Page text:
A covid “plan C” has been proposed, according to Department of Health and Social Care (DHSC) science chief Professor Lucy Chappell.
The Governments senior scientific adviser admitted that the idea of so-called ‘plan C’ restrictions has been discussed should the surge in covid cases get worse.
Last week, health minister Edward Argar denied there was a harsher ‘plan c’ option which could see mixing between households banned over Christmas if the current back up plan fails to suppress the spread of the virus.
And speaking in front of a parliamentary committee, Professor Lucy Chappell, chief scientific adviser at the DHSC, was asked about the plans.
“[Plan C] has been proposed – the name has been mentioned,” she said.
“It is not being extensively worked up – people have used the phrase.”
The revelation came following a question from Rebecca Long-Bailey – to which Prof Chapelle said that “plan A and plan B and whatever the plan C looks like” are not mutually exclusive.
Asked further by the Science and Technology Committee’s chair, Greg Clark, about the matter, Prof Chappell said “at the moment the focus is on plan B”.
Asked if they were aware of preparations beyond plan B, Dr Thomas Waite, the interim deputy chief medical officer at the DHSC said he had not been consulted on the matter of Plan C, and Prof Chapell shook her said and said no.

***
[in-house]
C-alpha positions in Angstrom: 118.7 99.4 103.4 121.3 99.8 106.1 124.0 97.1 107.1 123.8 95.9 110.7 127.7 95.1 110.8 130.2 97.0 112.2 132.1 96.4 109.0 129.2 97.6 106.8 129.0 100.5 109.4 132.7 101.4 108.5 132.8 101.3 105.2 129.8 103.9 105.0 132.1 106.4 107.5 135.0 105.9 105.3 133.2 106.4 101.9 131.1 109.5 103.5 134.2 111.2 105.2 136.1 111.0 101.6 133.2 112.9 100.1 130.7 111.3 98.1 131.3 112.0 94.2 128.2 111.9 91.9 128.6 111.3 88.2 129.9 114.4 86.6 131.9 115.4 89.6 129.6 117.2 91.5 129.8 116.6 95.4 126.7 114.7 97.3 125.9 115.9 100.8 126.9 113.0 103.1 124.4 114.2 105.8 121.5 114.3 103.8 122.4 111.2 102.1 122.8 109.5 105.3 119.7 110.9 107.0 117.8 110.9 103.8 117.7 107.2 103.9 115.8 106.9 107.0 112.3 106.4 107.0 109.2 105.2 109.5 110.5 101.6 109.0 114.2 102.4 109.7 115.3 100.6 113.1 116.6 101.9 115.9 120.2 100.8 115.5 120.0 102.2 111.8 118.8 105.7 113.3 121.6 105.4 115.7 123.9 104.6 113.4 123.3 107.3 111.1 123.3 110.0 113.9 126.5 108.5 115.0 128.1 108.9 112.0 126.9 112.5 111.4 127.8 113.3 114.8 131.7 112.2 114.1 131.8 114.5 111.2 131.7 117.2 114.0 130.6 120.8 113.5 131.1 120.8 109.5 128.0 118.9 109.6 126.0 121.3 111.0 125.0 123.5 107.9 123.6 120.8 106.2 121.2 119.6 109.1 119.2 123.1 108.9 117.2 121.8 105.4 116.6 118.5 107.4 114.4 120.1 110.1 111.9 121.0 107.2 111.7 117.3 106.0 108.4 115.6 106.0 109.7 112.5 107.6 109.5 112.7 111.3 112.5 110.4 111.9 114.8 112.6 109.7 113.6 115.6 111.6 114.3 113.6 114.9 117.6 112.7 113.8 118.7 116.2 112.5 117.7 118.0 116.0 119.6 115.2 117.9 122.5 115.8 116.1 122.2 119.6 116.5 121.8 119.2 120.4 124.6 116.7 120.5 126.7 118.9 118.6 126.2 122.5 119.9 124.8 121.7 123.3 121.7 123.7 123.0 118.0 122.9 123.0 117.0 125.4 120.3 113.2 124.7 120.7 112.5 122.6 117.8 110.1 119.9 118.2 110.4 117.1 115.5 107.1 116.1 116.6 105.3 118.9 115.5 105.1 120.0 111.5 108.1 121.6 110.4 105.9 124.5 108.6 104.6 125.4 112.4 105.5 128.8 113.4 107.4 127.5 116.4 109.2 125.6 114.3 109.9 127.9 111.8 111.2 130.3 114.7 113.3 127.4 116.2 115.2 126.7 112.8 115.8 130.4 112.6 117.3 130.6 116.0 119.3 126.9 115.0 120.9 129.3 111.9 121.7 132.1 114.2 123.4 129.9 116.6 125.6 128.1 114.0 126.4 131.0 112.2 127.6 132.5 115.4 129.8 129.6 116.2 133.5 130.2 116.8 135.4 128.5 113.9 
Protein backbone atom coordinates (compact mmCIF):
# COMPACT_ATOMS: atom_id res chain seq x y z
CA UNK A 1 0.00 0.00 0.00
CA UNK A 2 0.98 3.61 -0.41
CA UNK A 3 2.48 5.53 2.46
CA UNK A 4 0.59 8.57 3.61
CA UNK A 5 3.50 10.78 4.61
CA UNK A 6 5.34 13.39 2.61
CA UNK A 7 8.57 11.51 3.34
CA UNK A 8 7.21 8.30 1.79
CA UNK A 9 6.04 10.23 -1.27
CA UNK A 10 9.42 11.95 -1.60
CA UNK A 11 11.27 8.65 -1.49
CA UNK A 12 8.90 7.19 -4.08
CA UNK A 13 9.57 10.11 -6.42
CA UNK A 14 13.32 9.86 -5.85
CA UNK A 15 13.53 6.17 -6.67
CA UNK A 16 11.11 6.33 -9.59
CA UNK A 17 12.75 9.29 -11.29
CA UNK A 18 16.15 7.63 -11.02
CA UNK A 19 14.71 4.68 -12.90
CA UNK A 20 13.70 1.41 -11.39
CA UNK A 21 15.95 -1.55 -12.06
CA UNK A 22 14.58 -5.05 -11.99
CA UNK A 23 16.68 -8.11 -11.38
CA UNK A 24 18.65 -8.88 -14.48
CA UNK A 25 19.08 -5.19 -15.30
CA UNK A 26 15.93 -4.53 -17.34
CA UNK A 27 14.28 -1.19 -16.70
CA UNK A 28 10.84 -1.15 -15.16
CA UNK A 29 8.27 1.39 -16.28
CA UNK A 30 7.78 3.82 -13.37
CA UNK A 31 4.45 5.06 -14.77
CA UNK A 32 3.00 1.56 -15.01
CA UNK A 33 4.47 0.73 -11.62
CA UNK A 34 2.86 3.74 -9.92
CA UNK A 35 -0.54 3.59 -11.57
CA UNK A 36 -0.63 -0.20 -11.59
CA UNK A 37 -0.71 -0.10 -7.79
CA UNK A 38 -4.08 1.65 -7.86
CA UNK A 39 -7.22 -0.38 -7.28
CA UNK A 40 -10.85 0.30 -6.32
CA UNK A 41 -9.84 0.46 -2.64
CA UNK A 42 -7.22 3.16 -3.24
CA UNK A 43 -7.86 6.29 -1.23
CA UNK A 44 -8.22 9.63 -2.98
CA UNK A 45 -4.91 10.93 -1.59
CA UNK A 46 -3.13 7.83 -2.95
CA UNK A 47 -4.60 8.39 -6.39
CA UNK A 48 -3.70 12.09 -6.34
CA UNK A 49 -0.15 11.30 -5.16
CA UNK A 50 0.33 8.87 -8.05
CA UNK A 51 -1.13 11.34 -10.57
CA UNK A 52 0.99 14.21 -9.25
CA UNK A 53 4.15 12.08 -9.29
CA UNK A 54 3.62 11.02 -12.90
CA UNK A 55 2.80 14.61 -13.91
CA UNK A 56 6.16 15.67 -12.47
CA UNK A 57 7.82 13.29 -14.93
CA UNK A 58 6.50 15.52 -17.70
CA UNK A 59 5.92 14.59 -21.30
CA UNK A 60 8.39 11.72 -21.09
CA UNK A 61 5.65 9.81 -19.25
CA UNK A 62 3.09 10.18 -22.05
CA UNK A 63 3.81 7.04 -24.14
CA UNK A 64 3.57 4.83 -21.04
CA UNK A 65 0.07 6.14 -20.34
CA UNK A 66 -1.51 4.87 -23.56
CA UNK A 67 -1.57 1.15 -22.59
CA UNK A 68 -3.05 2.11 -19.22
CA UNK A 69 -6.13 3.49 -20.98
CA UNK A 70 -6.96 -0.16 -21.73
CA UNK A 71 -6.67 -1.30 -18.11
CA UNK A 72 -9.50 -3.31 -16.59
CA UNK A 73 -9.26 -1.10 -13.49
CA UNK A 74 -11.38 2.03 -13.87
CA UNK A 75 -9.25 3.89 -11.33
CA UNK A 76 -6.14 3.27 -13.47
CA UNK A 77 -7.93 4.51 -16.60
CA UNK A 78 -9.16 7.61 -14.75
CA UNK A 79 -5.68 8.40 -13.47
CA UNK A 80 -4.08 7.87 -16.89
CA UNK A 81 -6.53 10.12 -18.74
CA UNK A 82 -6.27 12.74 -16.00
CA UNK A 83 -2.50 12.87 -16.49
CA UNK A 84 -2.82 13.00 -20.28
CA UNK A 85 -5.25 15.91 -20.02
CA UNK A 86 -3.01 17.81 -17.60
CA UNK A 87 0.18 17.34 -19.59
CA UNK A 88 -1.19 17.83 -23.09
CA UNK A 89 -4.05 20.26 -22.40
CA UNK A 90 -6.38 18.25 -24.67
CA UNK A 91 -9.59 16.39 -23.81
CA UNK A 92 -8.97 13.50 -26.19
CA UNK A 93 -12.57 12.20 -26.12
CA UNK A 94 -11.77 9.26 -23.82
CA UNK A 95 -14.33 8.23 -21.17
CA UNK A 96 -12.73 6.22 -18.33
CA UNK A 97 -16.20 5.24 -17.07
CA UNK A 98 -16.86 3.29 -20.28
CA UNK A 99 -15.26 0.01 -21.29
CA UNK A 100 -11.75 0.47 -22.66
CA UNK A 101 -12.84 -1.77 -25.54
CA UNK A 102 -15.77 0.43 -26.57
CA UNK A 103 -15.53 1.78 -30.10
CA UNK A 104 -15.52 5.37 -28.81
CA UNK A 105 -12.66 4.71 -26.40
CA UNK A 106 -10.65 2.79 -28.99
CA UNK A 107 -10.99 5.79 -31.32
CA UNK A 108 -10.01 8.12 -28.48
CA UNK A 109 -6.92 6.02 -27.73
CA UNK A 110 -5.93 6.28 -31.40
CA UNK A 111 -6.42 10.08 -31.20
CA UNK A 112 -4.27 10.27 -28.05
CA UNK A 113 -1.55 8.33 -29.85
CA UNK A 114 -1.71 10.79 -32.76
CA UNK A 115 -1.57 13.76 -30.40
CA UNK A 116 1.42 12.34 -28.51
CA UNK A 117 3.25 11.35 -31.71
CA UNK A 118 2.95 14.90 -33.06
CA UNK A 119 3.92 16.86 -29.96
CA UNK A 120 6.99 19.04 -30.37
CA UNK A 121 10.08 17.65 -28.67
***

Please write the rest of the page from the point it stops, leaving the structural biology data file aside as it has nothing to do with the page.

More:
A government spokesman said: “As we have repeatedly made clear, there is no plan C. We knew the coming months would be challenging which is why we set out our Plan A and Plan B for autumn and winter last month.
“We are monitoring all the data closely and the government remains committed to taking further action if necessary to protect the NHS from being overwhelmed.”
On Thursday last week, Mr Argar was asked by Sky News’ Kay Burley about reports that “plan C” would involve a ban on different households mixing.
The minister said: “Of course as a government, as we’ve done with plan B, we look at alternatives and ways that you might, if you needed to, start easing that pressure [on the NHS] but the specifics that are mooted in it, about limiting household mixing, about going back, is that it isn’t something that’s being actively considered.
“There is no intention to reinvent lockdown, one of the reasons we did it last year is we didn’t have the vaccine and earlier this year it was still being rolled out.
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